We do believe, however, that Burns has asserted a non-constitutional error under Booker, because the district court sentenced Burns pursuant to the mandatory guidelines, rather than under an advisory guideline scheme. In other words, the district court operated as though it was bound to sentence Burns within a guideline range of 292 to 365 months (based on a total offense level of 35 and a criminal history category VI), even though the court could have sentenced him to a lesser term of imprisonment if there were "reasonable" grounds to do so under 18 U.S.C. § 3553(a). See Booker, 125 S.Ct. at 757, 765. Burns raised an objection based on Blakely v. Washington, ___ U.S. ___, 124 S.Ct. 2531, 159 L.Ed.2d 403 (2004), at his sentencing hearing, and this objection may well have been sufficient to preserve a claim of non-constitutional Booker error. See United States v. Pirani, 406 F.3d 543, 549 (8th Cir.2005) (en banc). Because Burns was sentenced at the bottom of the mandatory guideline range, he perhaps would be entitled to a remand for resentencing if he has not waived his right to appeal. See United States v. Haidley, 400 F.3d 642, 645 (8th Cir.2005).
We nonetheless conclude that Burns waived his right to appeal the sentence imposed and that the waiver is enforceable. We held in United States v. Andis, 333 F.3d 886, that valid appeal waivers generally are enforceable, subject only to an exception where enforcement would result in a "miscarriage of justice." While the court did say that an "illegal sentence" could be a "miscarriage of justice," we emphasized that the exception to general enforceability of appeal waivers was "extremely narrow" and said that "[a]ny sentence imposed within the statutory range is not subject to appeal." Id. at 892. For purposes of considering enforcement of appeal waivers, the Andis court used a specialized meaning of "illegal sentence," to wit: a sentence outside the statutory range authorized for the offenses of conviction. Burns's sentence was consistent with the statutory provisions; his only argument is that the district court could have sentenced him elsewhere within the statutory range. We conclude that this possibility does not establish a "miscarriage of justice" within the meaning of Andis. Accord United States v. Green, 405 F.3d 1180, 1191-94 (10th Cir.2005). This holding is consistent with our decisions in United States v. Killgo, 397 F.3d 628, 630 n. 2 (8th Cir.2005), and United States v. Fogg, ___ F.3d ___, ___, 2005 WL 1186535, at * 1-2 (8th Cir.2005), which enforced appeal waivers with respect to claims based on Booker.1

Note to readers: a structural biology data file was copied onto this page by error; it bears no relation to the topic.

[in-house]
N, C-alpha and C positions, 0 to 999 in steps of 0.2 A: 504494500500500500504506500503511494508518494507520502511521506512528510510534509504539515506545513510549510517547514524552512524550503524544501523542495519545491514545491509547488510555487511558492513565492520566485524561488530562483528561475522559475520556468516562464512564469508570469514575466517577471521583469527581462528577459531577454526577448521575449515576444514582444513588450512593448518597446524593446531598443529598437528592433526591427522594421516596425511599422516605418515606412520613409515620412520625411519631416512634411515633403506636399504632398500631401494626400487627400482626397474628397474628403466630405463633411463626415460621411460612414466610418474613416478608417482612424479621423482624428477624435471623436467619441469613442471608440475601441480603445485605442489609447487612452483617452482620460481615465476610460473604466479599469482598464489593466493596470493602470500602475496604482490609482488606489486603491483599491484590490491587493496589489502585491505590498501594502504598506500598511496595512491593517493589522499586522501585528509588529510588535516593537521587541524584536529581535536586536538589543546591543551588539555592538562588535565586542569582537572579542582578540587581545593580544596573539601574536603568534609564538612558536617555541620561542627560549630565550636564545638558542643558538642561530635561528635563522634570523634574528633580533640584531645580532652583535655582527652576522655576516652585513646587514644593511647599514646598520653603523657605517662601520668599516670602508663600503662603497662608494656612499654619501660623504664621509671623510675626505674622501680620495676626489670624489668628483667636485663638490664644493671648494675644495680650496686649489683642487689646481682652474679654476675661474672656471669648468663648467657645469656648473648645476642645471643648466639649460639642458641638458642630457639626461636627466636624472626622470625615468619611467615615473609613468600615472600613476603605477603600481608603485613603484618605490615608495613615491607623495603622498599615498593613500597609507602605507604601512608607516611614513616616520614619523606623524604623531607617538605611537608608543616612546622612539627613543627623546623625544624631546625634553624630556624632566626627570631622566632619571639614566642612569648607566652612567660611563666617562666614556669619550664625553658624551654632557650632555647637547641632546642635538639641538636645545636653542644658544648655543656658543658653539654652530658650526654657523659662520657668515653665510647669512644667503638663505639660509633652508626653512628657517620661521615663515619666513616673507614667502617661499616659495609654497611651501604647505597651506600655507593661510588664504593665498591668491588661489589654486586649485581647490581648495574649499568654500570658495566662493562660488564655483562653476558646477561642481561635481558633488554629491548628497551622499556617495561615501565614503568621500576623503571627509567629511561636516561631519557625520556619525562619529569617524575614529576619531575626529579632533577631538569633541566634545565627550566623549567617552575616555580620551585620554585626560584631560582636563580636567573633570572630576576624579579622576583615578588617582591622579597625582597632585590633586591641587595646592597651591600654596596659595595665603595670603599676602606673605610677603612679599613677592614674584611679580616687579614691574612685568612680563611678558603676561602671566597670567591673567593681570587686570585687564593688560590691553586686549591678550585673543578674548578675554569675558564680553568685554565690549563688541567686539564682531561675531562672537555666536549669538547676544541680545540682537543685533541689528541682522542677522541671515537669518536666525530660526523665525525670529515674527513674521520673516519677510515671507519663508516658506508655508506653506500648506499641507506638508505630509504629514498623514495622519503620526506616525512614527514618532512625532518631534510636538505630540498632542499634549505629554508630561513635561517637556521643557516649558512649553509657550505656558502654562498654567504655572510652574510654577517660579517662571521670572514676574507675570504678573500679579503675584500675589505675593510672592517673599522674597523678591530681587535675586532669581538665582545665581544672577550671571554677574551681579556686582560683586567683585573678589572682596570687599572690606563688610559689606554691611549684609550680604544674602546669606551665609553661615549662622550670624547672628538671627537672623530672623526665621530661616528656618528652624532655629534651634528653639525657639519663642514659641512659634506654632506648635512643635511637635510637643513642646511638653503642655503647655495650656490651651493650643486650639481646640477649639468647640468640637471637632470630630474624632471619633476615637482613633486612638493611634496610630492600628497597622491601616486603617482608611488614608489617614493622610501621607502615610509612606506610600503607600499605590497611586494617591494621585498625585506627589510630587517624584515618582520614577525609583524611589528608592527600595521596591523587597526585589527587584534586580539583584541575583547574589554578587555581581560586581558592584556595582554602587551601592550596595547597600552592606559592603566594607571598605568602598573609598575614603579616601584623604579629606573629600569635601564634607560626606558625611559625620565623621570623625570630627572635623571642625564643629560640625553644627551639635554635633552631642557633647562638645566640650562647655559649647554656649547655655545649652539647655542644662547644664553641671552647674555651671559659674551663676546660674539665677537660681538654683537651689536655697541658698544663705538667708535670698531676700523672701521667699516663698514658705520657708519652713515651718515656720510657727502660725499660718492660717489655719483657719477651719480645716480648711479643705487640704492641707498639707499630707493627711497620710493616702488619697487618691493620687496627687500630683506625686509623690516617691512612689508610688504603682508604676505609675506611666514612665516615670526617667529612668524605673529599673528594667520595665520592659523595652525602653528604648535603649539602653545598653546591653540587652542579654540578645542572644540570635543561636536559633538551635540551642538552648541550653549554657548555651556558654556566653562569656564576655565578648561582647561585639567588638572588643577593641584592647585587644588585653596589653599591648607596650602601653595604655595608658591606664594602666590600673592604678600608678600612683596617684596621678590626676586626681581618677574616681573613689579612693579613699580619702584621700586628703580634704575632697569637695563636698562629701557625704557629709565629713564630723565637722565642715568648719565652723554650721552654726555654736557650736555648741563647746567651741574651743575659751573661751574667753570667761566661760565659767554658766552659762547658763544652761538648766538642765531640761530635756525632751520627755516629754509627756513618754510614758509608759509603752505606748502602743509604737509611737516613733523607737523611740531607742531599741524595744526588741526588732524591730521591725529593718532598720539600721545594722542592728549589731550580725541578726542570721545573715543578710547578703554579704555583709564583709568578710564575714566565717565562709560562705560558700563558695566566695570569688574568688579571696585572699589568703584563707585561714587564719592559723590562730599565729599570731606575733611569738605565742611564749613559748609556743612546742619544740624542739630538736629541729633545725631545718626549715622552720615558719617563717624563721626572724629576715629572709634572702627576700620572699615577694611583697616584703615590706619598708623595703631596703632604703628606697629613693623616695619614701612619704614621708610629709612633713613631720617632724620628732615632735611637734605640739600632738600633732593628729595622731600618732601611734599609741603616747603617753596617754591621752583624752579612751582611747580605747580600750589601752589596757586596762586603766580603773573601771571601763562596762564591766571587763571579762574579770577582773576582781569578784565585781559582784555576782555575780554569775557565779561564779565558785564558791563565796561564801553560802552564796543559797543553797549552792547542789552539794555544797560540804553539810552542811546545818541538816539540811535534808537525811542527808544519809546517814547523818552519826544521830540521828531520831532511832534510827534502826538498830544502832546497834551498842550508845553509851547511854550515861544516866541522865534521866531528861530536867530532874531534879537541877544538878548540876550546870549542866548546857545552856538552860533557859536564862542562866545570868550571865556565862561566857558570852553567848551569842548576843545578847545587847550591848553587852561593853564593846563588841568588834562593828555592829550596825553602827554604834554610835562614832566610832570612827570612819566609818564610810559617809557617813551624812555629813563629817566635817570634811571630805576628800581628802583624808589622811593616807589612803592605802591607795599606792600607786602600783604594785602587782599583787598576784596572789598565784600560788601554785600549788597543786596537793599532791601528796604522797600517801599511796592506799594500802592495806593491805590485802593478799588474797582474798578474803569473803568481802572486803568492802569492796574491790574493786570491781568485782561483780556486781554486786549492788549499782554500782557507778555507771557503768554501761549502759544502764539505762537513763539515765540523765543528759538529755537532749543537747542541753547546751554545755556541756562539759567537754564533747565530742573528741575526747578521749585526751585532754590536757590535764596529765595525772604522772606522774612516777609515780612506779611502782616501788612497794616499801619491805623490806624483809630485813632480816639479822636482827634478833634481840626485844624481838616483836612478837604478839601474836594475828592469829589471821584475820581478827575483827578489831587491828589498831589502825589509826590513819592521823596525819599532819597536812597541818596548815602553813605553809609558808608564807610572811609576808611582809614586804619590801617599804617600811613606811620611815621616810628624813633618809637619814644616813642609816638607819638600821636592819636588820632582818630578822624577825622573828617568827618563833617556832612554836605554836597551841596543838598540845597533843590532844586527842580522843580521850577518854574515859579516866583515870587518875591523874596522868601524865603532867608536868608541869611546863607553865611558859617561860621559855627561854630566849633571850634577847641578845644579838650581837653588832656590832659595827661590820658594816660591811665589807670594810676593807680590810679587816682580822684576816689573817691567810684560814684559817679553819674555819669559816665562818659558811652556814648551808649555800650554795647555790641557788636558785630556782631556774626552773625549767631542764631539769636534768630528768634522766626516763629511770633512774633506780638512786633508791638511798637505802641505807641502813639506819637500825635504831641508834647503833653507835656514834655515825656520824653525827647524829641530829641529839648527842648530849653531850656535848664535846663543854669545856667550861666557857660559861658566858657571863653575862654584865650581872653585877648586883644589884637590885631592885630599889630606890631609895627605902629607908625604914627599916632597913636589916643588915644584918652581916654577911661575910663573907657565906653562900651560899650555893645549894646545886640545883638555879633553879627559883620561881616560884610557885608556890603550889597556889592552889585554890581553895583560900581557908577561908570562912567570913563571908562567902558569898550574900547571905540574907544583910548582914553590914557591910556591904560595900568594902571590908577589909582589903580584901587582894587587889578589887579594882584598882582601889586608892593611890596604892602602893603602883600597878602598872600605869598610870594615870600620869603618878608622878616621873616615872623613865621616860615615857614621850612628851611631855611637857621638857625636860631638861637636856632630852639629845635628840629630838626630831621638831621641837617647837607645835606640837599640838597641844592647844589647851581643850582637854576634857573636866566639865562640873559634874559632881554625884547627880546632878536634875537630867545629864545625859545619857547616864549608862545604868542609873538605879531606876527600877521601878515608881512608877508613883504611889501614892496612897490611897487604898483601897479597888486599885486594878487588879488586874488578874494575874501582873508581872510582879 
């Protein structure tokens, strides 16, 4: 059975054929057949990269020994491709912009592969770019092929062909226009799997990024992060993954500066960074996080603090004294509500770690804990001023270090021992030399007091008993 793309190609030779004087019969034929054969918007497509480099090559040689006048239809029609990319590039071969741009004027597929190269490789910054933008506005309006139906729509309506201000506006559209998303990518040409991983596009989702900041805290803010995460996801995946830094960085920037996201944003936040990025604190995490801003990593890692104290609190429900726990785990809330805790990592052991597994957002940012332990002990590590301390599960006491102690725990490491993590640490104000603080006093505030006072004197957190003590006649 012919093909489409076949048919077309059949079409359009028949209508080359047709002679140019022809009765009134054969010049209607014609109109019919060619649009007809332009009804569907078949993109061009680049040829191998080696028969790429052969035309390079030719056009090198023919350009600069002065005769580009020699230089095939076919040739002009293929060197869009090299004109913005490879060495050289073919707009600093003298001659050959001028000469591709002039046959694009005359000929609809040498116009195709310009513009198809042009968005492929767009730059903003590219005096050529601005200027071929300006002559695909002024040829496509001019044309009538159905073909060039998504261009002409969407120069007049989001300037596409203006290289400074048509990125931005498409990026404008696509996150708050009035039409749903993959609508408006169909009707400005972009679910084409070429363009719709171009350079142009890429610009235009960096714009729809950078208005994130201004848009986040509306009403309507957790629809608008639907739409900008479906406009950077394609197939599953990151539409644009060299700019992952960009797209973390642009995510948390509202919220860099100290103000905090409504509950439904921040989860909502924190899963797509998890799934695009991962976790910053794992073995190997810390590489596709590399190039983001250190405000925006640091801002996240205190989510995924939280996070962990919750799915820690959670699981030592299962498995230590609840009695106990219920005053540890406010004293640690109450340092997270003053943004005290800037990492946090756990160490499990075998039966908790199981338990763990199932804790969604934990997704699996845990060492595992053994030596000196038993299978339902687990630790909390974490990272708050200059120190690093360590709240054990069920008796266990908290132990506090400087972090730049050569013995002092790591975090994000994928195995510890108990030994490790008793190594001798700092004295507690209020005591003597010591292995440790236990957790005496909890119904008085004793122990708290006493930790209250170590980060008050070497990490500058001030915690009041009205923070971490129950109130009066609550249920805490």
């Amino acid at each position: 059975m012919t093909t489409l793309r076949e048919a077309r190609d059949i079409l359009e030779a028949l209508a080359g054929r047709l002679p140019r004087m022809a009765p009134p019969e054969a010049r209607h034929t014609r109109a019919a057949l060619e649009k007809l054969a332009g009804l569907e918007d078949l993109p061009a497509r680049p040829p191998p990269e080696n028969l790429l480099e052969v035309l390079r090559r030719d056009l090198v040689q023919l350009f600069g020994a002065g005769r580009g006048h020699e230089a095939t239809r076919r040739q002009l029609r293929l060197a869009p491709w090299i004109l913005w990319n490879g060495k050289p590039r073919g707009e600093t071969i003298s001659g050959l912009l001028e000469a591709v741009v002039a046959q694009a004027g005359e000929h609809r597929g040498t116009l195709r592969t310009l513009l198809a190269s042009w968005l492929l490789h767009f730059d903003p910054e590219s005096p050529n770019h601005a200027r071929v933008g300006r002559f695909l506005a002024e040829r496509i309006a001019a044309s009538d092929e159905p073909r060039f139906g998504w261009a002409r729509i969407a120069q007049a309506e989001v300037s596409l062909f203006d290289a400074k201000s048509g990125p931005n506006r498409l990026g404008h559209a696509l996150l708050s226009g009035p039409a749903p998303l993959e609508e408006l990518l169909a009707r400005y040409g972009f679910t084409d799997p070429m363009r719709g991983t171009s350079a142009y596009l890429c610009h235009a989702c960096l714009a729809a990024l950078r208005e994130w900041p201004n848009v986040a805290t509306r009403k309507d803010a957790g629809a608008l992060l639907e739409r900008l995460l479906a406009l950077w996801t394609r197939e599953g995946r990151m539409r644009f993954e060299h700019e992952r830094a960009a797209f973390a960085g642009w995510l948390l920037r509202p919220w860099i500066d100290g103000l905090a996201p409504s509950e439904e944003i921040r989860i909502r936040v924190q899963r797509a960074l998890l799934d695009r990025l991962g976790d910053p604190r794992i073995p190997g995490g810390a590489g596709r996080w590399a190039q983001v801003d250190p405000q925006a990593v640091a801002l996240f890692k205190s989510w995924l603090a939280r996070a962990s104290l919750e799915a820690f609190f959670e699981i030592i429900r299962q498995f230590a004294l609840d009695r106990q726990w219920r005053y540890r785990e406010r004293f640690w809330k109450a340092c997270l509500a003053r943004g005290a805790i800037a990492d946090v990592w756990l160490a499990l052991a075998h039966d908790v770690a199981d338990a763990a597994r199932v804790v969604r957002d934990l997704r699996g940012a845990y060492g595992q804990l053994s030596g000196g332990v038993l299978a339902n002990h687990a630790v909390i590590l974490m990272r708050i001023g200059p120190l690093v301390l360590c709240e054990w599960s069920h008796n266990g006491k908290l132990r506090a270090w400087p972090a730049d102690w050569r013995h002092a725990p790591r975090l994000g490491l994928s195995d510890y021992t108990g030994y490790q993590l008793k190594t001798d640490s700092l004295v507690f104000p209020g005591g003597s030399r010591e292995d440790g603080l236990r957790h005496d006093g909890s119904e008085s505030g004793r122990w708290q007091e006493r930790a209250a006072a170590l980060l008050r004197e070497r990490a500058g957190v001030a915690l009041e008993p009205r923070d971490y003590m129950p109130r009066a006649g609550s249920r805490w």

Accordingly, the government's motion to dismiss the appeal is granted, and the appeal is dismissed.
Our court inKillgo also said that the appeal waiver in that case "did not waive the application of a constitutional standard of review on appeal," 397 F.3d at 630 n. 4, and proceeded to review Killgo's sentence for "unreasonableness" with regard to 18 U.S.C. § 3553(a) as prescribed by Booker. Id. at 630-32. We are not sure what the Killgo panel meant by a "constitutional standard of review" that was not waived in Killgo's plea agreement, because the "reasonableness" standard of review adopted in Booker was not dictated by the Constitution. See Booker, 125 S.Ct. at 766 ("[W]e read the statute as implying this appellate standard of review.") (emphasis added). We are unsure why a defendant's waiver of a Sixth Amendment claim under Booker would be enforceable, while his waiver of a non-constitutional claim that a sentence is unreasonable with regard to § 3553(a) would be unenforceable. In any event, Burns does not argue that his sentence is "unreasonable" with respect to § 3553(a), so we need not address whether the appeal waiver in this case would be enforceable with respect to such an argument.